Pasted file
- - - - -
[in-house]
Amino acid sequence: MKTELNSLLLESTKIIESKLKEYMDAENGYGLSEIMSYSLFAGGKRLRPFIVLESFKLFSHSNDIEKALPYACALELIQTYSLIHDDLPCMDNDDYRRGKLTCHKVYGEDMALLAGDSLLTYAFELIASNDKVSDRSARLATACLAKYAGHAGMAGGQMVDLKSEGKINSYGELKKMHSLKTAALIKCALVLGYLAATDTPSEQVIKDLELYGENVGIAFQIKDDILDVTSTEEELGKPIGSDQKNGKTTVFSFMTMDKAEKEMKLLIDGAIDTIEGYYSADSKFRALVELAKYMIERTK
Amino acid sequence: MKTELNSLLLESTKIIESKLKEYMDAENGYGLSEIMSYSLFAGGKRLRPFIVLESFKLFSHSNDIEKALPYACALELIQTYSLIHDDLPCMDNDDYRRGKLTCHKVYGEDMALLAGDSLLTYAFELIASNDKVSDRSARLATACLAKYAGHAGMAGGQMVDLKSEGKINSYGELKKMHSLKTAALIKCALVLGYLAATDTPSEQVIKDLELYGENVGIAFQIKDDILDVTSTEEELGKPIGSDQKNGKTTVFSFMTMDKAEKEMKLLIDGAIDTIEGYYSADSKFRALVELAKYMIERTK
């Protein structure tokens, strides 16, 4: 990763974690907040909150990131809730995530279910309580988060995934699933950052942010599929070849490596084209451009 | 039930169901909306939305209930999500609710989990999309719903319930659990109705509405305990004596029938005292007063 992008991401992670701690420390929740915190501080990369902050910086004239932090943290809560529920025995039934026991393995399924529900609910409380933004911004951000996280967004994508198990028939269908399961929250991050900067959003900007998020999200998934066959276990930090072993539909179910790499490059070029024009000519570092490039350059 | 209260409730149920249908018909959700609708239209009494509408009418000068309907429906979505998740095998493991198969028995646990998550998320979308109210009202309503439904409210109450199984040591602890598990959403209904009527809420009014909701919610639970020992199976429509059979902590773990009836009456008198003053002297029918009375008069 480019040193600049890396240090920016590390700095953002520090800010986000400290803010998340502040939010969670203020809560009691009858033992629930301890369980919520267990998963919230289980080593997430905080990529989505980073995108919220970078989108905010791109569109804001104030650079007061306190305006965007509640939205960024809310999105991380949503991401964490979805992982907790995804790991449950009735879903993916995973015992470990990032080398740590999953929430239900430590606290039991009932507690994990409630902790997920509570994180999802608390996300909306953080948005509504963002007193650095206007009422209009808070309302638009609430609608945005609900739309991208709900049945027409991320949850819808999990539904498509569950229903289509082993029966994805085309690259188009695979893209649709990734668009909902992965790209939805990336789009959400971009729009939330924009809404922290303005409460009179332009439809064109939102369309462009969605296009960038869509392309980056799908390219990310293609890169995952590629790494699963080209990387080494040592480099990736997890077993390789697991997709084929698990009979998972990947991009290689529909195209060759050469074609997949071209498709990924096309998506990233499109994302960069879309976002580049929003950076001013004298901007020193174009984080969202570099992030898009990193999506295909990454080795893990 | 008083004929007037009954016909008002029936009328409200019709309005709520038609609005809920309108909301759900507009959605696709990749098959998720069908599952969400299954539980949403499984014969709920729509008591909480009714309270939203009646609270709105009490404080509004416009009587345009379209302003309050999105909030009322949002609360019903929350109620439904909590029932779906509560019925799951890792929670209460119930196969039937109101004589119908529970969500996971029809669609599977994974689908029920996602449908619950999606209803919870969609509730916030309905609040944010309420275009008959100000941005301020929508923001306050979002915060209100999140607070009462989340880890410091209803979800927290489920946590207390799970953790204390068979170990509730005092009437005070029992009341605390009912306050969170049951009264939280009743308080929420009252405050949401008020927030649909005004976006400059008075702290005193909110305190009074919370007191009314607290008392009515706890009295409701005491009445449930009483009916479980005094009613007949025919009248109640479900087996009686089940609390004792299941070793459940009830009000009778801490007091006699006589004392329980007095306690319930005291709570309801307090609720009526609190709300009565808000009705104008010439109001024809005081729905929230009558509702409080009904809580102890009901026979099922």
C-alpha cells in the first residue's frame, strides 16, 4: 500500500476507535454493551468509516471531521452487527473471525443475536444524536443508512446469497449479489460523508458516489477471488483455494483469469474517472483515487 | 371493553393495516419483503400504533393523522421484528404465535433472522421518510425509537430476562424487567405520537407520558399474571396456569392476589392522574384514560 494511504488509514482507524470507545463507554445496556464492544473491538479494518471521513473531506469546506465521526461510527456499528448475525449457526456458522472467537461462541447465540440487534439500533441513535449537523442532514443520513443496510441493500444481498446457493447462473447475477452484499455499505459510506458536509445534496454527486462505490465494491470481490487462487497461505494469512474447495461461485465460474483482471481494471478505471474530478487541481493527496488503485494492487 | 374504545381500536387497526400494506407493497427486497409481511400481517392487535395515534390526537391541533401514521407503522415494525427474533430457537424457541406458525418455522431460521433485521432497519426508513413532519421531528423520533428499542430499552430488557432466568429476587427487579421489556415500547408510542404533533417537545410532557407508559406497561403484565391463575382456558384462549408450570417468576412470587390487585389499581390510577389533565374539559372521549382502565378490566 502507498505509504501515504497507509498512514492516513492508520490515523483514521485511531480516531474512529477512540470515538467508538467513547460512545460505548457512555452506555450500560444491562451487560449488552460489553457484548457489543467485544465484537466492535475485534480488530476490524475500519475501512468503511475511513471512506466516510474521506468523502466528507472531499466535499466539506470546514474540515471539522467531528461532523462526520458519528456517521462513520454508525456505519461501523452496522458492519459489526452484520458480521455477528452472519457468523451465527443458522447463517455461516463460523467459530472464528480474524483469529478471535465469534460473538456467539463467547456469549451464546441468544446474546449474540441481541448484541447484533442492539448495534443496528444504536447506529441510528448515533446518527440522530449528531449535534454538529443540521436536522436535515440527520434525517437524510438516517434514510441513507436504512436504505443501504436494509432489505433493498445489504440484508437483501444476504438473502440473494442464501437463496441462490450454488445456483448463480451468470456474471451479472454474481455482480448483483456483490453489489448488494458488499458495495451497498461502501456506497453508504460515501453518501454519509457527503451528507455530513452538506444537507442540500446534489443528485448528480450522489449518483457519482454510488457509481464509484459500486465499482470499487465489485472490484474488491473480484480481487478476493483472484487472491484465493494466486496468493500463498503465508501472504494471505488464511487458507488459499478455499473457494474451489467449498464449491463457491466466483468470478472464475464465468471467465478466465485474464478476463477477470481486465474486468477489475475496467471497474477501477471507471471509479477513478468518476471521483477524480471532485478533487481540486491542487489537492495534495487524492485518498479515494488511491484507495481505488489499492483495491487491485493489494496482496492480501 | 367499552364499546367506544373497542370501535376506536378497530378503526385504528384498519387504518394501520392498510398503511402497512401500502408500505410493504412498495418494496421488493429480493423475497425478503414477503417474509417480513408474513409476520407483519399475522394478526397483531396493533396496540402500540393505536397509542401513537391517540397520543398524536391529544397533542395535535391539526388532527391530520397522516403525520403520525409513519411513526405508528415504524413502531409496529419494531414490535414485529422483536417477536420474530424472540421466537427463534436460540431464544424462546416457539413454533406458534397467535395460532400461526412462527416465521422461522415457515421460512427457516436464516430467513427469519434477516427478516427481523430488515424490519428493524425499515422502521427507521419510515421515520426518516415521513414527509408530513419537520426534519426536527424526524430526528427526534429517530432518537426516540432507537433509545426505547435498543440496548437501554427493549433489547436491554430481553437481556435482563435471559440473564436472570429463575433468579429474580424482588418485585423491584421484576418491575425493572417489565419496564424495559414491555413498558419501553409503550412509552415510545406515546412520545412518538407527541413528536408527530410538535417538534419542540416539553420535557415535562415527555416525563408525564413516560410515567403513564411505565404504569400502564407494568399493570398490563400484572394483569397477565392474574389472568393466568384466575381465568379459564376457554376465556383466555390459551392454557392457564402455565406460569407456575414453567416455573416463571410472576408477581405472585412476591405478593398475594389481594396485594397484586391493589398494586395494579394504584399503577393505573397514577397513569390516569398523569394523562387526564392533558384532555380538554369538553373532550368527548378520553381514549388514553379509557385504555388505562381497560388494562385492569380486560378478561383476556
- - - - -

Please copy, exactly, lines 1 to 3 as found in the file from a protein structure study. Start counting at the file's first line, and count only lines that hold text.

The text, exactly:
[in-house]
Amino acid sequence: MKTELNSLLLESTKIIESKLKEYMDAENGYGLSEIMSYSLFAGGKRLRPFIVLESFKLFSHSNDIEKALPYACALELIQTYSLIHDDLPCMDNDDYRRGKLTCHKVYGEDMALLAGDSLLTYAFELIASNDKVSDRSARLATACLAKYAGHAGMAGGQMVDLKSEGKINSYGELKKMHSLKTAALIKCALVLGYLAATDTPSEQVIKDLELYGENVGIAFQIKDDILDVTSTEEELGKPIGSDQKNGKTTVFSFMTMDKAEKEMKLLIDGAIDTIEGYYSADSKFRALVELAKYMIERTK
Amino acid sequence: MKTELNSLLLESTKIIESKLKEYMDAENGYGLSEIMSYSLFAGGKRLRPFIVLESFKLFSHSNDIEKALPYACALELIQTYSLIHDDLPCMDNDDYRRGKLTCHKVYGEDMALLAGDSLLTYAFELIASNDKVSDRSARLATACLAKYAGHAGMAGGQMVDLKSEGKINSYGELKKMHSLKTAALIKCALVLGYLAATDTPSEQVIKDLELYGENVGIAFQIKDDILDVTSTEEELGKPIGSDQKNGKTTVFSFMTMDKAEKEMKLLIDGAIDTIEGYYSADSKFRALVELAKYMIERTK